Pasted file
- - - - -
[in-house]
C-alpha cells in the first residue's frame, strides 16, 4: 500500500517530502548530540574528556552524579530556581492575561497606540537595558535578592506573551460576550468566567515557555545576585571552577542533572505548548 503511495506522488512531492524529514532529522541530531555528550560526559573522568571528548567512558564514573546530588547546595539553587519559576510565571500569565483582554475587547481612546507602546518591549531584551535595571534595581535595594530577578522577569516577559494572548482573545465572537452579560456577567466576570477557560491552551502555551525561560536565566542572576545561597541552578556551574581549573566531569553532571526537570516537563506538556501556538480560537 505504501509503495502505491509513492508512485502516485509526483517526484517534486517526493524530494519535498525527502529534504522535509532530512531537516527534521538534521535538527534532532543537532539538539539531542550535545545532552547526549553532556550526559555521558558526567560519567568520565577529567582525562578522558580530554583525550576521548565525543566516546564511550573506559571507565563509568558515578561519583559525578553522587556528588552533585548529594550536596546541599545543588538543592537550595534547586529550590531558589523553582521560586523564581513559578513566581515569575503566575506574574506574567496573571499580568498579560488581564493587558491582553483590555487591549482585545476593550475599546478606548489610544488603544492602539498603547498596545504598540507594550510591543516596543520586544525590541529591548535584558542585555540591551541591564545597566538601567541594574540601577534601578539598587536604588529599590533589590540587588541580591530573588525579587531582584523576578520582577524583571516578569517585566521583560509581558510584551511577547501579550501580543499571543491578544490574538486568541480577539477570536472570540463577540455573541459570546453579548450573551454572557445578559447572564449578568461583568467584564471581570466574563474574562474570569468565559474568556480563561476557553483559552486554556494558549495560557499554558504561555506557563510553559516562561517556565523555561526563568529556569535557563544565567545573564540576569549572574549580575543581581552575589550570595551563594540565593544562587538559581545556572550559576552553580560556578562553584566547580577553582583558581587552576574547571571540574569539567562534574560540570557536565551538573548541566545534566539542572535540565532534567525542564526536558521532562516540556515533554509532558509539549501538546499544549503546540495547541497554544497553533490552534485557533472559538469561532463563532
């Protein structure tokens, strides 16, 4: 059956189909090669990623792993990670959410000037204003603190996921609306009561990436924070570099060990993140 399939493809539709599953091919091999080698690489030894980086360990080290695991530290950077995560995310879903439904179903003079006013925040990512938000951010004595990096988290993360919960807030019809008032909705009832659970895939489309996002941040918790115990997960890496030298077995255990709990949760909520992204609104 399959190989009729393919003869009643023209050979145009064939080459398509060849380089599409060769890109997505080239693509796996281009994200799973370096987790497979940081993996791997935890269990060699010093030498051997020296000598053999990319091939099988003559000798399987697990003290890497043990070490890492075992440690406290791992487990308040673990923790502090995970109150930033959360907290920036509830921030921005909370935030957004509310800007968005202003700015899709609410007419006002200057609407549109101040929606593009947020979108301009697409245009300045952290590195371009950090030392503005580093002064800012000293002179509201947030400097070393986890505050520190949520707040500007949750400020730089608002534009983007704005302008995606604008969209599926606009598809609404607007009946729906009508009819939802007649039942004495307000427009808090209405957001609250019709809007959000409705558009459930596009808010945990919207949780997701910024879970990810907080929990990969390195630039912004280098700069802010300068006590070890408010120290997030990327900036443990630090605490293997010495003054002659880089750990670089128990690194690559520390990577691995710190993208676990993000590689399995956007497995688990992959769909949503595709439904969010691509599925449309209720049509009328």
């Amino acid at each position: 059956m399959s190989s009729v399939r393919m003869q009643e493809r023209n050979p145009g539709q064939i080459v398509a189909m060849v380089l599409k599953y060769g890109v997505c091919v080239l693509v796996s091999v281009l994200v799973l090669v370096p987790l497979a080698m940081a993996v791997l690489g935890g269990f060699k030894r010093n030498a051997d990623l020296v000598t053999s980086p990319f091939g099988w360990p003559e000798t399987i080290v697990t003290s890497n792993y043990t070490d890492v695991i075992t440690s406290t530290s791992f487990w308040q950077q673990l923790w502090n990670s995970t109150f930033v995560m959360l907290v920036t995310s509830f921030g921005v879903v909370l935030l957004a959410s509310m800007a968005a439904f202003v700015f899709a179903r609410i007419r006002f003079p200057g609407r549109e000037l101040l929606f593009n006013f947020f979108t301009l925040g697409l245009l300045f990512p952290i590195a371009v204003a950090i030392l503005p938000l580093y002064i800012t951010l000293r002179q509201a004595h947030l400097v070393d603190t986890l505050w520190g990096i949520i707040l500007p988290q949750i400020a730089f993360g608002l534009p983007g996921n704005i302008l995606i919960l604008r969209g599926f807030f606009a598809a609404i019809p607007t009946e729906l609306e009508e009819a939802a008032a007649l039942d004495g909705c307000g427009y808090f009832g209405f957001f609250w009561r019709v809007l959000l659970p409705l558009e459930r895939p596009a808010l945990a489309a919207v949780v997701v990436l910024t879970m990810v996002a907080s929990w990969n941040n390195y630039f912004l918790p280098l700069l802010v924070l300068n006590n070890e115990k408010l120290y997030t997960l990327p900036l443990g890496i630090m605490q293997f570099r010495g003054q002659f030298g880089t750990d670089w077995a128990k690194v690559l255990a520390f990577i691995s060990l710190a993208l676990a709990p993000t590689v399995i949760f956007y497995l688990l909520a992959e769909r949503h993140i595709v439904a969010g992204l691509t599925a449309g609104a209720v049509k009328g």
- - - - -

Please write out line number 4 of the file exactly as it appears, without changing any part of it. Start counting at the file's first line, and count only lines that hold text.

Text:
């Amino acid at each position: 059956m399959s190989s009729v399939r393919m003869q009643e493809r023209n050979p145009g539709q064939i080459v398509a189909m060849v380089l599409k599953y060769g890109v997505c091919v080239l693509v796996s091999v281009l994200v799973l090669v370096p987790l497979a080698m940081a993996v791997l690489g935890g269990f060699k030894r010093n030498a051997d990623l020296v000598t053999s980086p990319f091939g099988w360990p003559e000798t399987i080290v697990t003290s890497n792993y043990t070490d890492v695991i075992t440690s406290t530290s791992f487990w308040q950077q673990l923790w502090n990670s995970t109150f930033v995560m959360l907290v920036t995310s509830f921030g921005v879903v909370l935030l957004a959410s509310m800007a968005a439904f202003v700015f899709a179903r609410i007419r006002f003079p200057g609407r549109e000037l101040l929606f593009n006013f947020f979108t301009l925040g697409l245009l300045f990512p952290i590195a371009v204003a950090i030392l503005p938000l580093y002064i800012t951010l000293r002179q509201a004595h947030l400097v070393d603190t986890l505050w520190g990096i949520i707040l500007p988290q949750i400020a730089f993360g608002l534009p983007g996921n704005i302008l995606i919960l604008r969209g599926f807030f606009a598809a609404i019809p607007t009946e729906l609306e009508e009819a939802a008032a007649l039942d004495g909705c307000g427009y808090f009832g209405f957001f609250w009561r019709v809007l959000l659970p409705l558009e459930r895939p596009a808010l945990a489309a919207v949780v997701v990436l910024t879970m990810v996002a907080s929990w990969n941040n390195y630039f912004l918790p280098l700069l802010v924070l300068n006590n070890e115990k408010l120290y997030t997960l990327p900036l443990g890496i630090m605490q293997f570099r010495g003054q002659f030298g880089t750990d670089w077995a128990k690194v690559l255990a520390f990577i691995s060990l710190a993208l676990a709990p993000t590689v399995i949760f956007y497995l688990l909520a992959e769909r949503h993140i595709v439904a969010g992204l691509t599925a449309g609104a209720v049509k009328g």